Donald Trump’s immigration views may be divisive among candidates vying for the GOP presidential nomination, but the bombastic billionaire remains at the top of the polls. Former presidential candidate and conservative pundit Pat Buchanan credits Trump’s rise in part to his willingness to address one of the country’s hottest issues.
Appearing July 26 on NBC’s Meet the Press, Buchanan said people are feeling the "conquest of the West by massive third-world immigrations coming from refugees and border jumpers and all the rest of them."
José Díaz-Balart, host of MSNBC's The Rundown with José Díaz-Balart and a Telemundo anchor, challenged Buchanan’s comments during the show’s panel discussion with some food for thought.
"The invasion is from within," Díaz-Balart said. "The majority of the Hispanic population and the growth is U.S.-born."
He added, "Sprinkle that on your oatmeal, or probably on your huevos rancheros."
We wanted to check his points: Are most Hispanics in the United States born here? And do U.S. births account for the majority of the growth in the Hispanic population?
The answer to both questions is yes.
U.S. Census Bureau spokesman Robert Bernstein directed us to the latest information available from the American FactFinder.
There were about 54 million Hispanics in the United States in 2013. Of this number, about 32.9 million were born in one of the 50 states or the District of Columbia, which works out to 61 percent of the overall Hispanic population. Another 2.1 million are considered native to the United States, meaning they were born in Puerto Rico, abroad to American citizens or on a U.S. military base. Adding in this group brings the share of U.S.-born Hispanics to 65 percent.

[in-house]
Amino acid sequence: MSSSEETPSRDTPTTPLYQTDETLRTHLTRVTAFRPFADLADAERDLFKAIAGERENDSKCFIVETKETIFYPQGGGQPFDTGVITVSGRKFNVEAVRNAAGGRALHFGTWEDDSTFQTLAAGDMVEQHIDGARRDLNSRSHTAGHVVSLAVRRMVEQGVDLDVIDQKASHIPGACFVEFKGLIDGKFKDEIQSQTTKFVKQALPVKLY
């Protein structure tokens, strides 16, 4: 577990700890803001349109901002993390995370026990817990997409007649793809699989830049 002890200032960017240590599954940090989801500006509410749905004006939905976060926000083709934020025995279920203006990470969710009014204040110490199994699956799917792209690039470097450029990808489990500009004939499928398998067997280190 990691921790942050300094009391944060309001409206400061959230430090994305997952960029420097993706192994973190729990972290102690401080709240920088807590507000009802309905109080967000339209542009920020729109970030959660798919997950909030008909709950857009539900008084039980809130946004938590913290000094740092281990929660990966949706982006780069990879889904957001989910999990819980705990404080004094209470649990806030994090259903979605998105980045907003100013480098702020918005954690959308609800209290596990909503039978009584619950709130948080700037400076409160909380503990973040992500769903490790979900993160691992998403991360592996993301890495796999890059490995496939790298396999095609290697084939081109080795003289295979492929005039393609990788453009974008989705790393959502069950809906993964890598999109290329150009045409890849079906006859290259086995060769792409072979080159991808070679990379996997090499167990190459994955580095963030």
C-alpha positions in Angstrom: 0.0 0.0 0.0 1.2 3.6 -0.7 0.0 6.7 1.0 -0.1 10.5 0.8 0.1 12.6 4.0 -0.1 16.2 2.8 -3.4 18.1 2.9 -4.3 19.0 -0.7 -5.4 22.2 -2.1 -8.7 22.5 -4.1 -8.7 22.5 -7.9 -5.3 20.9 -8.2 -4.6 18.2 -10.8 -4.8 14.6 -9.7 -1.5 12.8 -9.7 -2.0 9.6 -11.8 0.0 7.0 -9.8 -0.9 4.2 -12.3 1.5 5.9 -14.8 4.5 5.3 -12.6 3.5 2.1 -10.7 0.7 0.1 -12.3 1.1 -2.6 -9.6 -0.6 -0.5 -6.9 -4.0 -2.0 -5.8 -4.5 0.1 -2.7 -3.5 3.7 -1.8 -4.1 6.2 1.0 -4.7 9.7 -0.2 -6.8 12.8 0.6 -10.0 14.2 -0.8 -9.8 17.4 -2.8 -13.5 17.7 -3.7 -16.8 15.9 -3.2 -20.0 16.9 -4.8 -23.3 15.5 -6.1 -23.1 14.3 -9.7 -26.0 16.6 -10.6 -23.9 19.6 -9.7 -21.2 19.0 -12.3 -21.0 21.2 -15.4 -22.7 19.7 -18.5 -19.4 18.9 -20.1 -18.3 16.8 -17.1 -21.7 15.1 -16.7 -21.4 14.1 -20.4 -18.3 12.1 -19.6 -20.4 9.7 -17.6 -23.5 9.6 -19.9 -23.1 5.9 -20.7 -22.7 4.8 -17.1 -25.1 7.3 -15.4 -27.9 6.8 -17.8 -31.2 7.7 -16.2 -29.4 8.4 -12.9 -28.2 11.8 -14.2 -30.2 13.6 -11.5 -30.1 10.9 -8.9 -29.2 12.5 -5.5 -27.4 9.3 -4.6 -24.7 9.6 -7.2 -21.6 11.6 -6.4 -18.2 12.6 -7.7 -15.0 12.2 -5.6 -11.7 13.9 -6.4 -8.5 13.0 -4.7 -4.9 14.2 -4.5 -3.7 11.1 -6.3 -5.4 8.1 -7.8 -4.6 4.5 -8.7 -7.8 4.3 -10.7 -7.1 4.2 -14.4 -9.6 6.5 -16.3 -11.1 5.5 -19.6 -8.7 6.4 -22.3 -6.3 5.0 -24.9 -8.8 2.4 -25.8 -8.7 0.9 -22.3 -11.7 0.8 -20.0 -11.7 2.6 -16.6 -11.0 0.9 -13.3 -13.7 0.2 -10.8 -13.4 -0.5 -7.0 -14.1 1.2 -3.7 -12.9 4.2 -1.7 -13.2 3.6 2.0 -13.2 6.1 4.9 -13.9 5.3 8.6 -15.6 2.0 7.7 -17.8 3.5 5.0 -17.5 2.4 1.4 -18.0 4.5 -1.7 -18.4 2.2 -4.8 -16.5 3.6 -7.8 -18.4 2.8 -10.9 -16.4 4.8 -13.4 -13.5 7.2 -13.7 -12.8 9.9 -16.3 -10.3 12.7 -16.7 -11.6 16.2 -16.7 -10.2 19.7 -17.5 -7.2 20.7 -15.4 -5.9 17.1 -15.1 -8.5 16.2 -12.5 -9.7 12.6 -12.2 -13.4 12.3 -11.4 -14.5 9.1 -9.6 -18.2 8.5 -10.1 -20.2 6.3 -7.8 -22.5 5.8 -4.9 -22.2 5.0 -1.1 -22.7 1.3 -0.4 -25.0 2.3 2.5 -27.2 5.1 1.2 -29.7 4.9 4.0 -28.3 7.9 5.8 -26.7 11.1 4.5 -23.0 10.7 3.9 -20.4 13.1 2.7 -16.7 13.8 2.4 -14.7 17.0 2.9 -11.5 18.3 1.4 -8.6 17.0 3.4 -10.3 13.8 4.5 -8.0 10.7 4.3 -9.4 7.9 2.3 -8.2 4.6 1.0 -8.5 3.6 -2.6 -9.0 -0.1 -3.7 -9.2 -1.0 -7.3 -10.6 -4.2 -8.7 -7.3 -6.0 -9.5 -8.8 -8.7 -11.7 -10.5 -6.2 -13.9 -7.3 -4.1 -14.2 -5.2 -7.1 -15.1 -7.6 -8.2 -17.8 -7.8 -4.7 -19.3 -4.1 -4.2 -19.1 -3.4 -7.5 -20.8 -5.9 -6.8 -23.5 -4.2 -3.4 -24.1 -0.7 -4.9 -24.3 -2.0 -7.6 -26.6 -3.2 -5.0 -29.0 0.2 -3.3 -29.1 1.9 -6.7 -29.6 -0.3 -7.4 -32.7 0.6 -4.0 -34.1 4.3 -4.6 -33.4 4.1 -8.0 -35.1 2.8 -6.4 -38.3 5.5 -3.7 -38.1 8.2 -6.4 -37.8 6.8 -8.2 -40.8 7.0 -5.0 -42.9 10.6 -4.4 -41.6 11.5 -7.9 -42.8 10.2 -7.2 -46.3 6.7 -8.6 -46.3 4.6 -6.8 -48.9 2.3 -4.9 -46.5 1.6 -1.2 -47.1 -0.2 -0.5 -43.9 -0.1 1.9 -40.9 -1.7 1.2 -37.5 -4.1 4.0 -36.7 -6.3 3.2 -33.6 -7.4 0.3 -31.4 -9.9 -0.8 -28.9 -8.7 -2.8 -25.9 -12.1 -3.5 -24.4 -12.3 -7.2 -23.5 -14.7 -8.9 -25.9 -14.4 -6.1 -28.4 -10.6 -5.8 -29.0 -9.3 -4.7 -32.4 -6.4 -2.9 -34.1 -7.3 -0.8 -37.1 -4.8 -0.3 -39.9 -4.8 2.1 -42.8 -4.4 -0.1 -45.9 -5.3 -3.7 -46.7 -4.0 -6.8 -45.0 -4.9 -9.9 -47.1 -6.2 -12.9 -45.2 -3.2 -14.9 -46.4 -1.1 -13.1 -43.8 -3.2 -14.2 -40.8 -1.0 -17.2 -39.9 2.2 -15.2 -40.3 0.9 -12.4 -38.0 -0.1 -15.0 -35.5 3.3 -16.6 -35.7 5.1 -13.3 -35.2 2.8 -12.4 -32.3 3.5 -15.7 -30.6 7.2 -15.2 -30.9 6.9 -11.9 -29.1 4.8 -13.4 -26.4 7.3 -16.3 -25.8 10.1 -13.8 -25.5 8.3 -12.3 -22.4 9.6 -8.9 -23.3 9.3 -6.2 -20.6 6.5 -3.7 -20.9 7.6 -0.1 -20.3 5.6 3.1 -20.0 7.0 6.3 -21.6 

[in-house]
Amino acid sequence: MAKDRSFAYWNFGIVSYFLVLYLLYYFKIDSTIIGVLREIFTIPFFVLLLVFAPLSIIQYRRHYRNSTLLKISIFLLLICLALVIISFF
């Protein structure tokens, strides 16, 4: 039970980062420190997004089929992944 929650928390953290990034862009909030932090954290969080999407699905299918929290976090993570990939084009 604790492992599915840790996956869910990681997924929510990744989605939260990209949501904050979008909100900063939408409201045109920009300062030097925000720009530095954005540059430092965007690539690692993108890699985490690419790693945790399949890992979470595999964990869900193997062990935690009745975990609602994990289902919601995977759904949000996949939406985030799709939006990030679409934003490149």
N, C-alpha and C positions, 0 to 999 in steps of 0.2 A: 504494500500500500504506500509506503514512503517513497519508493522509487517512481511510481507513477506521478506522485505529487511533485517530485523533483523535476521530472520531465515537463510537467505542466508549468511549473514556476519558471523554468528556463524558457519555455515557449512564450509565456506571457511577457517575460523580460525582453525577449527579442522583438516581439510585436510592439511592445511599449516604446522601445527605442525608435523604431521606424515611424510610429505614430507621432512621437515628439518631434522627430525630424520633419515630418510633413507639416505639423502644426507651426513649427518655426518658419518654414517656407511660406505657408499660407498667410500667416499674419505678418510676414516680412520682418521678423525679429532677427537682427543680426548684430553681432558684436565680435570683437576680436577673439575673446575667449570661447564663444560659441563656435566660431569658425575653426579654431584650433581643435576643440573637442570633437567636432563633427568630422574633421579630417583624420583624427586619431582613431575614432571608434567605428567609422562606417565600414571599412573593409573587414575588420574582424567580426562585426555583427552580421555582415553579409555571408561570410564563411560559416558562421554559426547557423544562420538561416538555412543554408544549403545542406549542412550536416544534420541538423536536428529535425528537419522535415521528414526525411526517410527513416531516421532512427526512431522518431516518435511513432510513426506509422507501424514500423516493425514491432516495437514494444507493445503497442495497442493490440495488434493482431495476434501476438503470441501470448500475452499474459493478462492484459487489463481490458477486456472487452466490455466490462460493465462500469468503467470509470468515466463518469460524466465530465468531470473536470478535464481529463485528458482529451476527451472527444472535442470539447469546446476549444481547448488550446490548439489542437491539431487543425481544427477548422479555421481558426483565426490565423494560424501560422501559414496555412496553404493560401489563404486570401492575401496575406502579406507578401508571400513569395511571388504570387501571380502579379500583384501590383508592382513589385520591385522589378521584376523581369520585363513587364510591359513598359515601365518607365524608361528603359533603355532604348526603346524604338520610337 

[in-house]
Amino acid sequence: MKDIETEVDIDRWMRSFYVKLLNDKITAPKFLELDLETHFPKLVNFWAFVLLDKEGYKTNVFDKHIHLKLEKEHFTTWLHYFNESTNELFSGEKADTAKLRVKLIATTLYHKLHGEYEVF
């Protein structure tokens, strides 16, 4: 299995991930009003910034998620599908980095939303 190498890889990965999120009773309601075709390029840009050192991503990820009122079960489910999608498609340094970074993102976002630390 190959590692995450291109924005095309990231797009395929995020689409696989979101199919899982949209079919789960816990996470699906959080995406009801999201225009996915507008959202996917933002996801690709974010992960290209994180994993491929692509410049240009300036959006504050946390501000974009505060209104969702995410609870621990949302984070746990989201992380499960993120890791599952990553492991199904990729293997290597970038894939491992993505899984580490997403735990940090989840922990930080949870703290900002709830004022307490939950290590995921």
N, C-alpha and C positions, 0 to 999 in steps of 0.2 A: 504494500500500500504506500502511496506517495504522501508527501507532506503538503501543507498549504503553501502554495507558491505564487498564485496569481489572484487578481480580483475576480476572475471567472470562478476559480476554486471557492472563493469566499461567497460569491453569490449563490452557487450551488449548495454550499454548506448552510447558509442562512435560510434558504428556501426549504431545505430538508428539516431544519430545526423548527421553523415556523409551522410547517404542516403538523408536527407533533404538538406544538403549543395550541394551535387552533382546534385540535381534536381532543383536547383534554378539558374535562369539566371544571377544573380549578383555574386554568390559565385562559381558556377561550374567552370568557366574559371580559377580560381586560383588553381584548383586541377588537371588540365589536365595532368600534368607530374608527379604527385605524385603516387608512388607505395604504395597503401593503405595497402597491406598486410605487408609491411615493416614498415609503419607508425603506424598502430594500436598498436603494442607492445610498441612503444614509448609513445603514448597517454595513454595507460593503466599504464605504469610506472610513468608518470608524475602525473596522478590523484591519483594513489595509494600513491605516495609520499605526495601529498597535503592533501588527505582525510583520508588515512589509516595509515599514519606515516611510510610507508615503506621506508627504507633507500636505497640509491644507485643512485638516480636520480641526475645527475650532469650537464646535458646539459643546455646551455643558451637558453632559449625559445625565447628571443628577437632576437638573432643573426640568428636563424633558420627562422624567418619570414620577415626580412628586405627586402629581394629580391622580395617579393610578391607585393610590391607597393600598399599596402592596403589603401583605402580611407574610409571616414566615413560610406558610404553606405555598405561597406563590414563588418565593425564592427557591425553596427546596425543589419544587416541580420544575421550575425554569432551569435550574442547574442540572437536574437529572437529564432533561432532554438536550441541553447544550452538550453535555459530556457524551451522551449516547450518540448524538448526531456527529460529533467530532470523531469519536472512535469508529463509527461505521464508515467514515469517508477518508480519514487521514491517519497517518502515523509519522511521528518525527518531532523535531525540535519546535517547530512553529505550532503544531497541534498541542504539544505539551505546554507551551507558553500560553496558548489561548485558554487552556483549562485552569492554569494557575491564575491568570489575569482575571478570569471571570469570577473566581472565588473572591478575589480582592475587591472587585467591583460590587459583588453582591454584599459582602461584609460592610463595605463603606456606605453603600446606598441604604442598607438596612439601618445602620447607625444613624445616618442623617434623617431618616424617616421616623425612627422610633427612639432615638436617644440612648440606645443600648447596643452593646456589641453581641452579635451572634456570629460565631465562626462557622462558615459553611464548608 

Either way you read it, Diaz-Balart’s point stands.
The trend holds when measuring the Hispanic population’s growth from July 2013 to July 2014. Over the course of the year, the Hispanic population increased by about 1.2 million. The natural increase (which refers to the number of domestic births minus the number of deaths) accounts for about 73 percent of this 1.2 million population jump.
An additional note: These numbers include both documented and undocumented Hispanics. According to Bernstein, the U.S. Census Bureau does not ask about an individual’s legal status, so these specific divisions cannot be determined.
Díaz-Balart said, "The majority of the Hispanic population and the growth is U.S.-born."
Census Bureau data support him on both counts. We rate his claim True.